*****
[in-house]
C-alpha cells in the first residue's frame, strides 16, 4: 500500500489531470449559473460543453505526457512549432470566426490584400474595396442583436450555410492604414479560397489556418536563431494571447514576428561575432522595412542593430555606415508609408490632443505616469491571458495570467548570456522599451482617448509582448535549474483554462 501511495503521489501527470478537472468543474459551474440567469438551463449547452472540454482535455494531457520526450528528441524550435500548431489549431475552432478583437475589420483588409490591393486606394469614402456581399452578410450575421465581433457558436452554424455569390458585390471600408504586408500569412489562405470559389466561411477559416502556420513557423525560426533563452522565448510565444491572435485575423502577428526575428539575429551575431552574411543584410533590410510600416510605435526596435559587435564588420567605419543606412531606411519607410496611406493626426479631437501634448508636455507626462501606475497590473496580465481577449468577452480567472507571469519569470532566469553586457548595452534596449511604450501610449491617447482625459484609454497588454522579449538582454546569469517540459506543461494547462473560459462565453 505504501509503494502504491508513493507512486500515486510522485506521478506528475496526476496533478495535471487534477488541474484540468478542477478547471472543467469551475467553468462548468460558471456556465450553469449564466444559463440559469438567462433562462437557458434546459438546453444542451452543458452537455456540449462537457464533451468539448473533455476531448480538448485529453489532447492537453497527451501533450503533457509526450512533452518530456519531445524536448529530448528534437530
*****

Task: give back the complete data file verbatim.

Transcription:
[in-house]
C-alpha cells in the first residue's frame, strides 16, 4: 500500500489531470449559473460543453505526457512549432470566426490584400474595396442583436450555410492604414479560397489556418536563431494571447514576428561575432522595412542593430555606415508609408490632443505616469491571458495570467548570456522599451482617448509582448535549474483554462 501511495503521489501527470478537472468543474459551474440567469438551463449547452472540454482535455494531457520526450528528441524550435500548431489549431475552432478583437475589420483588409490591393486606394469614402456581399452578410450575421465581433457558436452554424455569390458585390471600408504586408500569412489562405470559389466561411477559416502556420513557423525560426533563452522565448510565444491572435485575423502577428526575428539575429551575431552574411543584410533590410510600416510605435526596435559587435564588420567605419543606412531606411519607410496611406493626426479631437501634448508636455507626462501606475497590473496580465481577449468577452480567472507571469519569470532566469553586457548595452534596449511604450501610449491617447482625459484609454497588454522579449538582454546569469517540459506543461494547462473560459462565453 505504501509503494502504491508513493507512486500515486510522485506521478506528475496526476496533478495535471487534477488541474484540468478542477478547471472543467469551475467553468462548468460558471456556465450553469449564466444559463440559469438567462433562462437557458434546459438546453444542451452543458452537455456540449462537457464533451468539448473533455476531448480538448485529453489532447492537453497527451501533450503533457509526450512533452518530456519531445524536448529530448528534437530